If I were to run my hands along the weavings of Brazilian culture, I could trace my way along threads with hues similar to my own cultural weaving.  I could do this until my fingers would brush along an abrupt intersection of material.  At this crosshatching, I would realize that now, the color palette is different but just as intrinsically beautiful as the other weavings I’ve encountered thus far in my existence.  Each time I’ve had the honor to peer into someone else’s culture, I’ve noticed how radiant the material is.  


I was awestruck at what a marvelous idea that is.  We are all just humans, trying to be happy.


I’m so grateful that the people here have been excited and willing to share their way of life with me.  When I return to the States, I want to continue living with my curiosity of other’s backgrounds and I want to share my own background with those around me if they express an interest in learning about it.  


I was really excited the other night when my host mom got a phone call and said “Peixe!!” as she beckoned for me to follow.  Across the street from me is a.. fishery? I suppose that is what you would call it.  Lots of my new family lives in Itapiruba and they are traditional fisherpeople.  I haven’t yet had the chance to snap a picture of their beautiful, colorful, gigantic, fishing canoes, but when I do I’ll be sure to share a  picture.  

Anyway, we walked across the street to this fishery, the back is essentially a giant garage-like area that opens up onto the sand on the beach.  As I entered this area there was an outburst of sound reminiscent of metal scraping metal and gears grinding.  Turns out, that’s what it was as the men on the beach attached the boat to a metal cord and then turned on a crank that pulled the boat off of the beach.  I suppose it’s a type of winch.  While I was preoccupied with understanding the noise, I hadn’t noticed the crowd of people on the beach pushing the boat or the old lady in her night-gown that had come out to see what the fuss was about or the two policemen that came out to watch as well or all of Brazil that was suddenly standing to watch the commotion.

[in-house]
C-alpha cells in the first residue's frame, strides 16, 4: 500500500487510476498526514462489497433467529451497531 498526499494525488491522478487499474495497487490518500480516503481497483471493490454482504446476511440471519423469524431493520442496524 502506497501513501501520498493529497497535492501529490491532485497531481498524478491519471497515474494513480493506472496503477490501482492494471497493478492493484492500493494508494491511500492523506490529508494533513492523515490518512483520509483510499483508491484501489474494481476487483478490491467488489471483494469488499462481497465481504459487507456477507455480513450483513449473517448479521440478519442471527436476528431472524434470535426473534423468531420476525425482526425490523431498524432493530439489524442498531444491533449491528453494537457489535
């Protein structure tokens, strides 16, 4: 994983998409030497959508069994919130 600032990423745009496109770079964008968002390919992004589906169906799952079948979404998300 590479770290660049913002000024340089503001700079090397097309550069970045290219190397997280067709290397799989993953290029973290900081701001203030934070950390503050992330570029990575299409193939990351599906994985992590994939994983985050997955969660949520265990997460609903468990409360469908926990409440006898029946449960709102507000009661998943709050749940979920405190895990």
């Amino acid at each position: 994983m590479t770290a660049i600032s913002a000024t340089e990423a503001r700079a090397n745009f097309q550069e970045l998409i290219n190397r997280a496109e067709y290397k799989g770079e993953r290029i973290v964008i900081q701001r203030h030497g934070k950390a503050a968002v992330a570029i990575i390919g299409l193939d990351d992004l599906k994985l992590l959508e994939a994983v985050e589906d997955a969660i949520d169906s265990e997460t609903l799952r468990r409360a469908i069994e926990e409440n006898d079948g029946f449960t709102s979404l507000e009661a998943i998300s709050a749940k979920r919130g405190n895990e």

That night I was really excited that I was placed in Itapiruba as I get to see a culture so very unique to this town.  I’ve been told that the family I’m staying with has started a sort of movement for traditional fishing instead of sending out huge rigs that deplete fish populations.  I also couldn’t help but laugh to myself as I looked around and felt like I was in a movie and just thought “Where am I???” It was awesome.  


I would also like say that I am ecstatic to announce that I’m a volunteer with the Projeto Baleia Franca, or, The Right Whale Project.  The Right Whales are a protected species that have specific migration routes and have graced Itapiruba and the surrounding area with their company.  The whales are expected to leave in late November meaning that I will not be able to directly work with them after this point but will instead (probably) be helping out the project with their environmental education duties because school groups and families come to visit the base to learn about whales during the Brazilian summer.  As of now, we’ve been sitting at vantage points with binoculars to monitor the whales.  We count how many groups there are, record the environmental conditions of the day and also record how the whales are utilizing the coastal areas.  The fact that I’ve only studied Portuguese for about two weeks makes this whole learning process a bit difficult but I feel like I actually understand almost all of what people are saying to me and I’ve actually been able to learn a lot about whales without much english.


At first I was somewhat disappointed with where Global Citizen Year placed me for my apprenticeship because I’d had my hopes to be working with R3 Animals, or Projeto Lontra where I’d have more hands on work and more interaction with animals, I think there is only so much “hands on” work you can do with whales…  Looking back, it was silly of me to dismiss the whale apprenticeship as something less unique or interesting than the other two projects because when else am I going to get this opportunity?  This project is very unique and I can’t wait to see what I’ll learn.